Vladimir Putin followed in the footsteps of Russia’s tsars when he interrupted his presidential election campaign to seek the blessing of the Virgin of Tikhvin, a Byzantine icon which believers say works miracles.
Legend has it that all the tsars except one sought the Virgin’s blessing before ascending the throne. The one who did not, Nicholas II, turned out to be the last, killed by revolutionaries in 1918.
Putin has now visited the icon in a 16th-century monastery five times. His latest visit to the monastery east of St Petersburg was in January, before he revved up his campaign for Sunday’s election and erased any doubt he will win convincingly.
Since then the prime minister appears to have consolidated core voters in the provinces, supporters have staged rallies in Moscow and a first-round victory looks likely, even though he faces big opposition protests in Moscow and St Petersburg.
“He did not just sit in a trench, as was proposed by some of his advisers. He launched a successful counter-attack,” Valery Fyodorov, the head of the VTsIOM polling agency said.
He cited a 15-percentage-point rise in Putin’s poll rating since December as evidence of a successful campaign.
Putin’s victory was never in doubt against four rivals who offer little competition. But he now looks on course to win more than 50 percent of the votes on Sunday, avoiding a runoff that could have undermined his claim to lead the whole nation.
A first-round win might also encourage Putin to talk tough with the opposition and avoid offering them concessions.
The campaign has been led since the end of December by Vyacheslav Volodin, the only man in Putin’s close entourage who had practical experience of the tough election battles of the anarchic 1990s after the collapse of the Soviet Union.
“For some time it seemed that it would be hard for Putin to score a convincing victory. This danger is now gone,” said Igor Kholmanskikh, a tank factory manager who offered to bring his workers to Moscow to deal with protesters.
Friday was the last day of campaigning. Putin’s campaign focused on core voters, a series of newspaper articles spelling out his plans and rallies to counter the opposition protests. All bore Volodin’s hallmark.
Putin, 59, lambasted the West in time-honored fashion but dropped the kind of macho stunts he has so often used in the past to attract voters, such as horse riding bare chested.
“Even Putin’s core supporters are now more critical of him (over such stunts). It would have been ridiculous to appeal to them by showing a bare torso,” said Fyodorov, whose polling agency is widely seen as close to the Kremlin.
Only once during the campaign did Putin revert to type, jumping into a bobsleigh without a helmet and making a descent at the Olympic team training ground outside Moscow.
The former KGB spy's campaign took him to various corners of Russia to meet supporters, visit factories and take charge of meetings with ministers and local officials.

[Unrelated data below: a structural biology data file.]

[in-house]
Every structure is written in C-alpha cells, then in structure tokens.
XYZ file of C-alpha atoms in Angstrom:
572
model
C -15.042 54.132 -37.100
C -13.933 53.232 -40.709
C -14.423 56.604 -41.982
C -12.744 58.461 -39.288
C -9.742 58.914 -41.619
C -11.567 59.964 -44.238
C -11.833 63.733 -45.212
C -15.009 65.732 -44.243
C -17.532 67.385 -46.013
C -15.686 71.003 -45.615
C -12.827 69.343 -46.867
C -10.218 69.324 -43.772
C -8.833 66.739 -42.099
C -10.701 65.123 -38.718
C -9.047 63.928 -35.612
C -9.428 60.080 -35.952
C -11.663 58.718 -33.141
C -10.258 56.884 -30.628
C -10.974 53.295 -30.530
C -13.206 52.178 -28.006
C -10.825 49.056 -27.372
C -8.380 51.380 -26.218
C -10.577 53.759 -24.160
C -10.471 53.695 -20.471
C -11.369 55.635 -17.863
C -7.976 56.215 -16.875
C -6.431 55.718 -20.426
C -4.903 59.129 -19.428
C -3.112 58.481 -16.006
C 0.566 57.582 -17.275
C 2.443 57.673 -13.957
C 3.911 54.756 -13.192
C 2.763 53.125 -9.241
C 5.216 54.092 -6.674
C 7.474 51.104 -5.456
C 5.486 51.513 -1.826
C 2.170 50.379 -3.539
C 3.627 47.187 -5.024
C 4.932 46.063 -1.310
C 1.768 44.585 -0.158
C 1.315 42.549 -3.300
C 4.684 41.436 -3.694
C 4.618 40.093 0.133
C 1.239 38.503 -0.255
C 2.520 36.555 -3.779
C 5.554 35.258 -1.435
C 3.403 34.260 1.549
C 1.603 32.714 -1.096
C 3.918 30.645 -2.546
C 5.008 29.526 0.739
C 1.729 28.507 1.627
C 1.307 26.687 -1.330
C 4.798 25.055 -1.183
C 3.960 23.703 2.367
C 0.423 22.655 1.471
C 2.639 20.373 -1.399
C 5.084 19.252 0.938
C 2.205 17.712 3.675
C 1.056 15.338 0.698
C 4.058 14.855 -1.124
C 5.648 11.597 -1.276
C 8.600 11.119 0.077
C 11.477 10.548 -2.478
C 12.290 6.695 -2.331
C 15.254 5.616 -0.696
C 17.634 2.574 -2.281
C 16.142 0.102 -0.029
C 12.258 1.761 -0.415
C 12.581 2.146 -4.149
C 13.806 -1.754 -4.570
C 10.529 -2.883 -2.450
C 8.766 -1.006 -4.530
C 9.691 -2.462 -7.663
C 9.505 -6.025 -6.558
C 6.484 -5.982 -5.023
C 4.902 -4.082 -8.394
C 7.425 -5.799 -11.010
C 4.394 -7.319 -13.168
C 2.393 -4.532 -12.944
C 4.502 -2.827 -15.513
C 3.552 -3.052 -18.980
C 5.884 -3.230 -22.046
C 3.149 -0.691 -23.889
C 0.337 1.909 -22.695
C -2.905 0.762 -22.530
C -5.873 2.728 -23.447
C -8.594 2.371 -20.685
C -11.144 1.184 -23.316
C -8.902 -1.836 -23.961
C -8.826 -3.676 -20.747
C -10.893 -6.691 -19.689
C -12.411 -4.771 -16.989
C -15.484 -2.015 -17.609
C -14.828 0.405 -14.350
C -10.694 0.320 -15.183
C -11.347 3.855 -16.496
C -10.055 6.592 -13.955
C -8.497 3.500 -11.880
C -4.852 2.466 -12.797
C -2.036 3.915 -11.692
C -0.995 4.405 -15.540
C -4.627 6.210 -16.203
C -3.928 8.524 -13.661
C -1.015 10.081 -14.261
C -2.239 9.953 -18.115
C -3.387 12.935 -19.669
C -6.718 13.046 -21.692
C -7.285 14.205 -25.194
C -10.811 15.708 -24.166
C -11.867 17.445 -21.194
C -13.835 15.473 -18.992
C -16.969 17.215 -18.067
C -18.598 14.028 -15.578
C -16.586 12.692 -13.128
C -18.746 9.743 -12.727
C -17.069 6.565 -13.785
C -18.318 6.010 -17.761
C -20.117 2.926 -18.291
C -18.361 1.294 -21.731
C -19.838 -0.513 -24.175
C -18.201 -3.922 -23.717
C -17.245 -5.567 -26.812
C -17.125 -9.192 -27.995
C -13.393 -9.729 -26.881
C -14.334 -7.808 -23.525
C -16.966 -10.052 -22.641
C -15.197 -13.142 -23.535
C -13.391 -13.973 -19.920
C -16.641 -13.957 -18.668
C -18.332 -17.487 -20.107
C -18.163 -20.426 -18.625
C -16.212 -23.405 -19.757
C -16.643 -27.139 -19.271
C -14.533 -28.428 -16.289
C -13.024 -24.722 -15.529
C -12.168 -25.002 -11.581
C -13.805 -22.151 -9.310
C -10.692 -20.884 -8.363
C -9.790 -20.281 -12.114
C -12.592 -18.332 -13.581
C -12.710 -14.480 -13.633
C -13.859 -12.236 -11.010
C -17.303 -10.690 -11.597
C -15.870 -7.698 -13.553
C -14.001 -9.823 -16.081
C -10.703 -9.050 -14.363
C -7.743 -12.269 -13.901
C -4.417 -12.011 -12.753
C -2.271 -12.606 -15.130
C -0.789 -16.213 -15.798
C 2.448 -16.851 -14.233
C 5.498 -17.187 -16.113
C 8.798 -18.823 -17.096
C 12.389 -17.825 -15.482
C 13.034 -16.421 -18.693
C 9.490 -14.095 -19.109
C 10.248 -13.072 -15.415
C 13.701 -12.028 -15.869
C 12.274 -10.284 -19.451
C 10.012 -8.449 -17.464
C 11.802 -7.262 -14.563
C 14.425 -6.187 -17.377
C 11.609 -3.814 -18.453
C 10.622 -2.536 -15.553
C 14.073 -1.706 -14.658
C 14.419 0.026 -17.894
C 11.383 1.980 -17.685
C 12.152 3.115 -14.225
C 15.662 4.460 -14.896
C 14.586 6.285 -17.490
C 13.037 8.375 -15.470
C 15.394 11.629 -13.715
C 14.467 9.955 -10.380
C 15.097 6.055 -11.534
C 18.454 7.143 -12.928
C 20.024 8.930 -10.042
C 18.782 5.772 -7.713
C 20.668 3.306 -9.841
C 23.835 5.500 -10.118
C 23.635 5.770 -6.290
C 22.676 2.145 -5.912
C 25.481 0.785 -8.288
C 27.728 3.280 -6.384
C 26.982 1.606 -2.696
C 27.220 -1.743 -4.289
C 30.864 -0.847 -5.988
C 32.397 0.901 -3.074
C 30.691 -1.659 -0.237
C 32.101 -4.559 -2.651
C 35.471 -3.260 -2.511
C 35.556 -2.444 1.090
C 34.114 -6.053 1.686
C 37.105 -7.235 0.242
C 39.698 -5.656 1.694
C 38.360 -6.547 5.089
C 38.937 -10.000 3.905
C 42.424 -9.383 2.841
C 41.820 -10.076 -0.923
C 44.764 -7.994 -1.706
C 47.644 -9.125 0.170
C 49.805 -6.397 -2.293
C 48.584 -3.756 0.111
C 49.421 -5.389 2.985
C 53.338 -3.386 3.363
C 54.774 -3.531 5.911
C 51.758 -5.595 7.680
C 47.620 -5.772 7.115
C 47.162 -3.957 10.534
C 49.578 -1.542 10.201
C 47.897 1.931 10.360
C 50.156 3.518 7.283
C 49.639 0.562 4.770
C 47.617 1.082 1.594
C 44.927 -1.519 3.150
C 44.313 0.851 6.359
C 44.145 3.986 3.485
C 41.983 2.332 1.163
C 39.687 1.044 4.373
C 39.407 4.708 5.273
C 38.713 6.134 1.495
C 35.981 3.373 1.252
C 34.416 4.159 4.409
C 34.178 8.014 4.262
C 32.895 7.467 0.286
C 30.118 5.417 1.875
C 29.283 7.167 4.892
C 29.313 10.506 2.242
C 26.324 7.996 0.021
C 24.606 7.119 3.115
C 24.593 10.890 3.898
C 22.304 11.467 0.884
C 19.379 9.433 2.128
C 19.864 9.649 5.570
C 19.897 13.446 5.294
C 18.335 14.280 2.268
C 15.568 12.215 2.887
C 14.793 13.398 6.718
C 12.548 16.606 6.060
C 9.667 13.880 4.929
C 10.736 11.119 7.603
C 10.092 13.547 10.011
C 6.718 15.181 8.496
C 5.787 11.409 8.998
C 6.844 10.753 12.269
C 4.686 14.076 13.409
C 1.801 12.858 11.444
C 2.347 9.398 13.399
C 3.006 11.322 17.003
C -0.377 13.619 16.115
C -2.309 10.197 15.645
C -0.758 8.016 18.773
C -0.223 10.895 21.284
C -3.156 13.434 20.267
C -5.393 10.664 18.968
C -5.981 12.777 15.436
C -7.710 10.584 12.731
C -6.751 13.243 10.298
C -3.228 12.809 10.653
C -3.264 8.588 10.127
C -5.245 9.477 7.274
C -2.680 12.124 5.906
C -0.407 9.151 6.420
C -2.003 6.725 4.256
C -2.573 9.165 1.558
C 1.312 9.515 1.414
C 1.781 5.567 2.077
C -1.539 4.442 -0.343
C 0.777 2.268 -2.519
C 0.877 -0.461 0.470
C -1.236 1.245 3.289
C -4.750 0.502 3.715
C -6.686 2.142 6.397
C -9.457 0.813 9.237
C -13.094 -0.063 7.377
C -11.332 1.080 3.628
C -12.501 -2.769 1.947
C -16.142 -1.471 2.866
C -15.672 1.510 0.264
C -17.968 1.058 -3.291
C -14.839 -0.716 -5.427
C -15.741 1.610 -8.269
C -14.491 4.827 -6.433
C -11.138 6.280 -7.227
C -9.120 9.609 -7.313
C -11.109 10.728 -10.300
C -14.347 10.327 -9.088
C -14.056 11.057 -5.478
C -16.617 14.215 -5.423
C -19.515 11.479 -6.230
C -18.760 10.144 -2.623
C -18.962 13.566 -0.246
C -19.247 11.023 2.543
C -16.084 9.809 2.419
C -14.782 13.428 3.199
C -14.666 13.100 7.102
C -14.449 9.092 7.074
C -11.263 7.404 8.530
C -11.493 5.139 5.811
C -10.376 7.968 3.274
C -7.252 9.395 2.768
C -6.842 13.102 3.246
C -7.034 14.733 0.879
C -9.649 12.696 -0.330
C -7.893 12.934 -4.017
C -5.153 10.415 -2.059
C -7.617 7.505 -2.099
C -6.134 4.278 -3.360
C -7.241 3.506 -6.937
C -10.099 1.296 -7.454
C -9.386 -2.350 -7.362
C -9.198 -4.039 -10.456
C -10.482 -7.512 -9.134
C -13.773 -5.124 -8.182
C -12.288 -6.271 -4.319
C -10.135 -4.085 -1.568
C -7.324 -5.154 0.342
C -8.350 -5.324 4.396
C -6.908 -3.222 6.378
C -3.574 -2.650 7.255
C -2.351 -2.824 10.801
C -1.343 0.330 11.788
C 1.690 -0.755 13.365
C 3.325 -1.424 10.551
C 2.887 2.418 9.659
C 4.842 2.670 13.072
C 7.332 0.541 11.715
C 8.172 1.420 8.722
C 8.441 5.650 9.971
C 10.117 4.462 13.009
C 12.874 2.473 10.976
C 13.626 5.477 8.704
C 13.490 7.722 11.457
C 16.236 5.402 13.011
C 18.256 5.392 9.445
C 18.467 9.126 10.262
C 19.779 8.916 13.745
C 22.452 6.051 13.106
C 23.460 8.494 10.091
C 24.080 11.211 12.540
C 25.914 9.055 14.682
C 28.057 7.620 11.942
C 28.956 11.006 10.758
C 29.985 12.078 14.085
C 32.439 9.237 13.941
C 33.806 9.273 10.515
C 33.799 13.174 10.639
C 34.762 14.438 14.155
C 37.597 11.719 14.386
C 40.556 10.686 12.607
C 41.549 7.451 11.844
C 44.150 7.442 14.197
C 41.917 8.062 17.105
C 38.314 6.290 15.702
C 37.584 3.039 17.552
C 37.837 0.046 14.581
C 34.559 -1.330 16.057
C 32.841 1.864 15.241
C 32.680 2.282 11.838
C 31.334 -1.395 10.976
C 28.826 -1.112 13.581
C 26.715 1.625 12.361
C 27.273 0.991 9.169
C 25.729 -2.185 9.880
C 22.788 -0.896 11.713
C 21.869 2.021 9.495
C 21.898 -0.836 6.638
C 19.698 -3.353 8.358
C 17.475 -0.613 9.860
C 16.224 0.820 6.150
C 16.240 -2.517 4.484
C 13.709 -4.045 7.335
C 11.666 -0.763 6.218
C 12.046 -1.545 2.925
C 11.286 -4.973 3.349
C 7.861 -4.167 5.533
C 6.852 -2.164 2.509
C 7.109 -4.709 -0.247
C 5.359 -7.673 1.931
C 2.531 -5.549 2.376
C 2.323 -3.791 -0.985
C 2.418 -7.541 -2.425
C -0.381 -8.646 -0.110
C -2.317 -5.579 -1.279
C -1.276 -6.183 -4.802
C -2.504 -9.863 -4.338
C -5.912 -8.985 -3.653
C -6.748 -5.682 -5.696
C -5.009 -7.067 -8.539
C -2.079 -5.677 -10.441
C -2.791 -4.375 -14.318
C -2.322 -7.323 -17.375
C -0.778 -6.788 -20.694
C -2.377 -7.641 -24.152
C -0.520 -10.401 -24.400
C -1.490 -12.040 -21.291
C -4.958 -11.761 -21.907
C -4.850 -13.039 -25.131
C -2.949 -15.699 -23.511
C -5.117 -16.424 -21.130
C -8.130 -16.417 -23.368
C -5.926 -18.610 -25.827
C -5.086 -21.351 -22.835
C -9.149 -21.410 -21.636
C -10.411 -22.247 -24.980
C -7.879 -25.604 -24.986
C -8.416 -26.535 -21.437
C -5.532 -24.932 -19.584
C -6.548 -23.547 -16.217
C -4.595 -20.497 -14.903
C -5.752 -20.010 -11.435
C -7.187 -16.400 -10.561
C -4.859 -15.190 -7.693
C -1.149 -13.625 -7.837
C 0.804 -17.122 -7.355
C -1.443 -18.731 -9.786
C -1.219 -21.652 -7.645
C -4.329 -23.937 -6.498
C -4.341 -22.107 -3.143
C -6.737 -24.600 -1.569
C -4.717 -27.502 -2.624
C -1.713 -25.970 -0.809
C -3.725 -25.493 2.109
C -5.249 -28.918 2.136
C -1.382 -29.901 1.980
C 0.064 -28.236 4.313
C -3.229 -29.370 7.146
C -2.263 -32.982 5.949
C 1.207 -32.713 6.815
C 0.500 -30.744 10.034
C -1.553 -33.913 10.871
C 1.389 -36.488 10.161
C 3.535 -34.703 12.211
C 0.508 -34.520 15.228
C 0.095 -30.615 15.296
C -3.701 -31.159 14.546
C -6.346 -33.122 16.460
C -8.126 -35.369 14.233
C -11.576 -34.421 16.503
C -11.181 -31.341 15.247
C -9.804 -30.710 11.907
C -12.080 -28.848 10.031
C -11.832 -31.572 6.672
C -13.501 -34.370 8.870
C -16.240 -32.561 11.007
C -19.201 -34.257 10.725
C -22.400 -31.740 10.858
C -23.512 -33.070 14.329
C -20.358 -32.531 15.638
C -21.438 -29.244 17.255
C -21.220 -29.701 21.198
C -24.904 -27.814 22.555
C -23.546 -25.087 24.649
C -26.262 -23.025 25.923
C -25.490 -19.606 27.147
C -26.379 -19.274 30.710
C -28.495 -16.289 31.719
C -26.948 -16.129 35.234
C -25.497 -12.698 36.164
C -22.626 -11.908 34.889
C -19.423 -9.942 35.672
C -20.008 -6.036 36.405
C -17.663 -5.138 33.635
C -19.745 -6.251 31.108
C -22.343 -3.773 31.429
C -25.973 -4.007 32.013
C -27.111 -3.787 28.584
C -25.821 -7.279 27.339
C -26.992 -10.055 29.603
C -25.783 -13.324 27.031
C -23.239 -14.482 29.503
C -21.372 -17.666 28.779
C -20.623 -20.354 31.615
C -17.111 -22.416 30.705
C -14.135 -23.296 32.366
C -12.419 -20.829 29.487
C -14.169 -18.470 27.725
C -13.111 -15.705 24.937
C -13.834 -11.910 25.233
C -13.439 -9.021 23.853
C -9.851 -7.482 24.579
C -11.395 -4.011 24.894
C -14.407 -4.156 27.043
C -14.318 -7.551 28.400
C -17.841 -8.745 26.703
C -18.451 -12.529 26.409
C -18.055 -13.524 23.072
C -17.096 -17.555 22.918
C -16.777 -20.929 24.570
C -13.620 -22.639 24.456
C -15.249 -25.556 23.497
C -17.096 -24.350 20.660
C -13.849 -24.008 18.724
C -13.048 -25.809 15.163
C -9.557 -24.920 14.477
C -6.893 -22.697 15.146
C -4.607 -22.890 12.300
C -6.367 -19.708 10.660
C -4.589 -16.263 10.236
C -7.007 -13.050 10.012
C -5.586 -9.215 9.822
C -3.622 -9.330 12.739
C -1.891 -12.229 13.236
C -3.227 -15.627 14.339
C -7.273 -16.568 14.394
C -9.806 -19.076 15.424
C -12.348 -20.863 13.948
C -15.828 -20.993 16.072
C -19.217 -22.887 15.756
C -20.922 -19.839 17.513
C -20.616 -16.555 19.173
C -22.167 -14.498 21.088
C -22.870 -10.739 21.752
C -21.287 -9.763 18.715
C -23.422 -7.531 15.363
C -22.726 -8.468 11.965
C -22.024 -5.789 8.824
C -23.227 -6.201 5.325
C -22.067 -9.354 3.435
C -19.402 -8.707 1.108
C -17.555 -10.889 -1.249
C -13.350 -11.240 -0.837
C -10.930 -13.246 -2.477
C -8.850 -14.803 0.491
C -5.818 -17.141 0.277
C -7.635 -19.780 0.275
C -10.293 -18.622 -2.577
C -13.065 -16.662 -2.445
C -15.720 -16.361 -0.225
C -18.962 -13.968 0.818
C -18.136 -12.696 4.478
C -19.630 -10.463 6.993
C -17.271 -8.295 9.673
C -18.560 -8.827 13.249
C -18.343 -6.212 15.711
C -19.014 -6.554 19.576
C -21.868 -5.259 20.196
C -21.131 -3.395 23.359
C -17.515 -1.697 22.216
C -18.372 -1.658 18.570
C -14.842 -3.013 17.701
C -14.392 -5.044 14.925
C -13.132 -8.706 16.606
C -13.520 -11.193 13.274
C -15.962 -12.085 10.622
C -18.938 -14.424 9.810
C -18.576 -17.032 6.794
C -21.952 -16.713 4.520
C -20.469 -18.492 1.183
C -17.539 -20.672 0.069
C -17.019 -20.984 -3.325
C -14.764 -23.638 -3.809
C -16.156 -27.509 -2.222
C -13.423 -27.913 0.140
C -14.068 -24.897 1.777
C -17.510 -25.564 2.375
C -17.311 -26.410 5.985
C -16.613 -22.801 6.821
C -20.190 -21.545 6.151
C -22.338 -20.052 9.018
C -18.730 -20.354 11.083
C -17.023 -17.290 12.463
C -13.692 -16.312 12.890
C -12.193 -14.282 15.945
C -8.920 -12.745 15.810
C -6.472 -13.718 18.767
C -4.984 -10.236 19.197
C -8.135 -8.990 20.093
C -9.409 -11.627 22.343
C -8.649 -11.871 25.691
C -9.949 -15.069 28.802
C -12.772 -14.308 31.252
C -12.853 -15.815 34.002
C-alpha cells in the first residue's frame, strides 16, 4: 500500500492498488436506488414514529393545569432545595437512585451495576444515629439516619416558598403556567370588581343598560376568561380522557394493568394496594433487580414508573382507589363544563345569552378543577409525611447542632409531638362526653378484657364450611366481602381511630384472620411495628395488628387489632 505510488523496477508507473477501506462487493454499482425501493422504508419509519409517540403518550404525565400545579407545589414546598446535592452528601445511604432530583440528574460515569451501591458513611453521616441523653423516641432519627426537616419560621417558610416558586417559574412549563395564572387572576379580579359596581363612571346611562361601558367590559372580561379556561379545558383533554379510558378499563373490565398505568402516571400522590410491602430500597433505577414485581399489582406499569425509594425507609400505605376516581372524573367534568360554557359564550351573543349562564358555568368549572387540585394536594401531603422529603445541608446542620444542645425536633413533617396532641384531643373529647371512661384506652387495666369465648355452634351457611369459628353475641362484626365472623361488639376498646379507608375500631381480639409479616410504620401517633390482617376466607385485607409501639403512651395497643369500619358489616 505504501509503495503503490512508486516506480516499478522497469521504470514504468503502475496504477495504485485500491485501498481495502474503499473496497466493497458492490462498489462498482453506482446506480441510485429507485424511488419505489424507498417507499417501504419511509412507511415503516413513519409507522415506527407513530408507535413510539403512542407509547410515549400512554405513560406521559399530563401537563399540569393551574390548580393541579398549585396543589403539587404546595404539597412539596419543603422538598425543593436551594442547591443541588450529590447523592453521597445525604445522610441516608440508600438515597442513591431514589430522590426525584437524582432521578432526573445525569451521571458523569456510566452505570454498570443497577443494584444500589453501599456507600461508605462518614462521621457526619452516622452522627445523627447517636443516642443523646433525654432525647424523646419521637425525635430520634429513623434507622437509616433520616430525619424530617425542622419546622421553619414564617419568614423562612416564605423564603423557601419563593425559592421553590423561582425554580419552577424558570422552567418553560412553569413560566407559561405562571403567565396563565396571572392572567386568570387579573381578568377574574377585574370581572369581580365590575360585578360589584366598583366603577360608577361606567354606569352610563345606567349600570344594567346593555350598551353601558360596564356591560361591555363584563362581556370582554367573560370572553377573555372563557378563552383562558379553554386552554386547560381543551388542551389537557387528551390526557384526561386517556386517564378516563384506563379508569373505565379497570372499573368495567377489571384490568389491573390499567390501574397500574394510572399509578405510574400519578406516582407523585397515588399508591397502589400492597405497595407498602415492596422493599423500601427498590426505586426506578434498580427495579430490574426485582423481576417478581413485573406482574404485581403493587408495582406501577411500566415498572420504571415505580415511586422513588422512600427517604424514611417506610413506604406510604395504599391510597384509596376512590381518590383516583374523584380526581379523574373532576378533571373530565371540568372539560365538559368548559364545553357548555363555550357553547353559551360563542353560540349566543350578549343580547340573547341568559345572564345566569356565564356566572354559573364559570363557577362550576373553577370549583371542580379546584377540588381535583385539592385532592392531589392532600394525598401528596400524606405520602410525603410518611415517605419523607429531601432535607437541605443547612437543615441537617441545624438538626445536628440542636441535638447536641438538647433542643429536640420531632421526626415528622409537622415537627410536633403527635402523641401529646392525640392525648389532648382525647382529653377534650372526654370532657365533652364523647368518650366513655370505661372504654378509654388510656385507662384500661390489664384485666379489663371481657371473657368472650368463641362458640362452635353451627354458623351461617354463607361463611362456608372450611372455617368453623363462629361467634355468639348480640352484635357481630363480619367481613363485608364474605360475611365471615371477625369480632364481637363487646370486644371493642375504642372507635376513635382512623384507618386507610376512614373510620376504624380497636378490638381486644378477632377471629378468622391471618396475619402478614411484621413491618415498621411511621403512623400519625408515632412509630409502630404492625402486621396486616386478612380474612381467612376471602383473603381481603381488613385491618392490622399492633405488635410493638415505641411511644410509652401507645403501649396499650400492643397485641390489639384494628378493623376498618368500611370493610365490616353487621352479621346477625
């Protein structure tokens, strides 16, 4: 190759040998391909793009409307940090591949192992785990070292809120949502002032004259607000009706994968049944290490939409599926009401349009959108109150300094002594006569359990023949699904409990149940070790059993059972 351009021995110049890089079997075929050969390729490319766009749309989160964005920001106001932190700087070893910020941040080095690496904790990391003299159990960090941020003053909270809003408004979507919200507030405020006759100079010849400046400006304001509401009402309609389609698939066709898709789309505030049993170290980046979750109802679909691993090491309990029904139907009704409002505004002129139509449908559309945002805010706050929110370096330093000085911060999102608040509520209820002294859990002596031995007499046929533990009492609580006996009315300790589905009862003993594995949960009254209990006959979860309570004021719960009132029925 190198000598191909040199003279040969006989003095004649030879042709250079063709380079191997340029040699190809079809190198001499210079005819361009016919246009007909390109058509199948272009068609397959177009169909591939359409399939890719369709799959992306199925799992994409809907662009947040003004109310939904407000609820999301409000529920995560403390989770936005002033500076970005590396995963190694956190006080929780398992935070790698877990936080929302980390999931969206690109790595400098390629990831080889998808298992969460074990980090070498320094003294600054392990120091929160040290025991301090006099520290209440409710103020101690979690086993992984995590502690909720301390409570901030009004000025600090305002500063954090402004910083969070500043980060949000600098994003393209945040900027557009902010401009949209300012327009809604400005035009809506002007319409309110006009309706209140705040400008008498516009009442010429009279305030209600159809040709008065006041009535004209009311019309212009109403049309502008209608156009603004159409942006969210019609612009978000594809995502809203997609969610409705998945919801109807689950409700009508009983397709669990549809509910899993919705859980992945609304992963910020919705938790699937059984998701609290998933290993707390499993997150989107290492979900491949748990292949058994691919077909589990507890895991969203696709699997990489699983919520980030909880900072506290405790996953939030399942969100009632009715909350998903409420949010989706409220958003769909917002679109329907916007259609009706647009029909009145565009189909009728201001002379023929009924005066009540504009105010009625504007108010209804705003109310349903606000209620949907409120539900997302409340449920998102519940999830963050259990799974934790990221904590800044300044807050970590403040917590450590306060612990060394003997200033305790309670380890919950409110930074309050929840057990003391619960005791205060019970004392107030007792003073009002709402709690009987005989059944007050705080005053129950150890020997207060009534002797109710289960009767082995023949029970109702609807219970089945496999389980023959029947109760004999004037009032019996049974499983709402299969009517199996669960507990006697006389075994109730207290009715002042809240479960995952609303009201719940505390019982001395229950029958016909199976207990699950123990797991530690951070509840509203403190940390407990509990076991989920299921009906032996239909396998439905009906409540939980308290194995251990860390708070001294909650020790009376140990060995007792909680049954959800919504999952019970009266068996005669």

In his home town of St Petersburg, more than 20 stocky football fans greeted Putin with chants of “Russia, Russia” before sitting down with him to drink beer and eat crayfish.
Putin, who was born to a working-class family, seemed at ease with the fans, even when they discussed the protests.
“What is happening now does not make me angry or sad, does not discourage me. This is what I wanted,” he said.
Despite his comments, sources close to the government say he was taken by surprise by the scale of the protests. He also looked out of touch when he insulted the protesters on national television, comparing them to chattering monkeys.
Putin’s opponents, mainly well-educated Russians from large cities, responded by mocking him on the Internet with satirical videos, cartoons and jokes.
Putin’s team say the harshness of these attacks, and the aggressive tone of some opposition leaders and commentators who have described people who support him as “cattle” or “canned anchovies,” had rallied core voters.
“The opposition protests have helped us consolidate the silent part of society which takes for granted that Vladimir Putin is their leader,” said parliamentary deputy Vyacheslav Lysakov, a member of Putin’s campaign staff.
Putin avoided taking part in televised debates with other candidates and seemed most at ease when with a crowd of sympathizers, clearly in control at the kind of staged event he has used as a platform for years.
After Putin was booed at a sports event last year, security was tightened around public events he attended. A few residents in the Urals village of Roza complained they had been excluded from a list of 150 people selected to meet Putin.
The village, next to an open coal mine, is being destroyed by cracks, landslides and floods. Some want to leave.
“Living here is like sitting on a powder keg,” said Tamara Alimova, standing in the cold with other villagers outside a school where Putin met residents. Police told them to go home.
Putin was in Roza on the day of a big opposition rally in Moscow. Portraying himself as a man of action, his dressing down of junior bureaucrats was shown on nationwide television.
“We just went to see a house. I’d say that all of you gathered here should be ashamed of yourselves,” he said, promising new housing for 3,800 people in the danger zone.
Putin appeared to be in good shape throughout the campaign and only once seemed tired, at a meeting in the far eastern city of Komsomolsk-on-Amur, where he stuttered during a speech.
“The campaign was stormy but I hope there will be no more dirt thrown. I really hope so. It's coming to a close, thank God,” Putin told his campaign staff.